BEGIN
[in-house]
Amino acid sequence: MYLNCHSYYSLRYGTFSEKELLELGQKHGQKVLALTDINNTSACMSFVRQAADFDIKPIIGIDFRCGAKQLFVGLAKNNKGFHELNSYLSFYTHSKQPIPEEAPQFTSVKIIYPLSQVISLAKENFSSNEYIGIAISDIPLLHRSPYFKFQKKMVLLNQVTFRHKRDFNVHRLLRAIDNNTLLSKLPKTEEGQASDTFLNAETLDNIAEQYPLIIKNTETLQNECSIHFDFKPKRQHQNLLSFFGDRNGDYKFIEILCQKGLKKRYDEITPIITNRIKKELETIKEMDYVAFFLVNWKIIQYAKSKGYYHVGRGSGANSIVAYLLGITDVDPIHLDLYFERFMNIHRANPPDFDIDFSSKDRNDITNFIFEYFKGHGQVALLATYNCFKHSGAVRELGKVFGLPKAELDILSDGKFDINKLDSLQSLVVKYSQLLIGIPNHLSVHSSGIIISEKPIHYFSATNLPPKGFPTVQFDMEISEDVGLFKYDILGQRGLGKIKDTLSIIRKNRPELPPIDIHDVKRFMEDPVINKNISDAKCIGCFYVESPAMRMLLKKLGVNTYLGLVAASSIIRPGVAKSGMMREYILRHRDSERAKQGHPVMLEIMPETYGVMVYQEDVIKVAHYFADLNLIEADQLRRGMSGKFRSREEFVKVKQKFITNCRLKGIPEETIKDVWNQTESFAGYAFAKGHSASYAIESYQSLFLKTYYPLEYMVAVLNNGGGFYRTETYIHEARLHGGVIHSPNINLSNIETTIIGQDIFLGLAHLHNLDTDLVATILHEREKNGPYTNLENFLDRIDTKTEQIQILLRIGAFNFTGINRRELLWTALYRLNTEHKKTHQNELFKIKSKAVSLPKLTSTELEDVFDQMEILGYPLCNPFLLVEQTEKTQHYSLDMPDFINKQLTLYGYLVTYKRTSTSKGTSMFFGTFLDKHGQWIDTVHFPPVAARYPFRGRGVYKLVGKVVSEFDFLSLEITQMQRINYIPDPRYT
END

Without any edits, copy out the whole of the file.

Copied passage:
[in-house]
Amino acid sequence: MYLNCHSYYSLRYGTFSEKELLELGQKHGQKVLALTDINNTSACMSFVRQAADFDIKPIIGIDFRCGAKQLFVGLAKNNKGFHELNSYLSFYTHSKQPIPEEAPQFTSVKIIYPLSQVISLAKENFSSNEYIGIAISDIPLLHRSPYFKFQKKMVLLNQVTFRHKRDFNVHRLLRAIDNNTLLSKLPKTEEGQASDTFLNAETLDNIAEQYPLIIKNTETLQNECSIHFDFKPKRQHQNLLSFFGDRNGDYKFIEILCQKGLKKRYDEITPIITNRIKKELETIKEMDYVAFFLVNWKIIQYAKSKGYYHVGRGSGANSIVAYLLGITDVDPIHLDLYFERFMNIHRANPPDFDIDFSSKDRNDITNFIFEYFKGHGQVALLATYNCFKHSGAVRELGKVFGLPKAELDILSDGKFDINKLDSLQSLVVKYSQLLIGIPNHLSVHSSGIIISEKPIHYFSATNLPPKGFPTVQFDMEISEDVGLFKYDILGQRGLGKIKDTLSIIRKNRPELPPIDIHDVKRFMEDPVINKNISDAKCIGCFYVESPAMRMLLKKLGVNTYLGLVAASSIIRPGVAKSGMMREYILRHRDSERAKQGHPVMLEIMPETYGVMVYQEDVIKVAHYFADLNLIEADQLRRGMSGKFRSREEFVKVKQKFITNCRLKGIPEETIKDVWNQTESFAGYAFAKGHSASYAIESYQSLFLKTYYPLEYMVAVLNNGGGFYRTETYIHEARLHGGVIHSPNINLSNIETTIIGQDIFLGLAHLHNLDTDLVATILHEREKNGPYTNLENFLDRIDTKTEQIQILLRIGAFNFTGINRRELLWTALYRLNTEHKKTHQNELFKIKSKAVSLPKLTSTELEDVFDQMEILGYPLCNPFLLVEQTEKTQHYSLDMPDFINKQLTLYGYLVTYKRTSTSKGTSMFFGTFLDKHGQWIDTVHFPPVAARYPFRGRGVYKLVGKVVSEFDFLSLEITQMQRINYIPDPRYT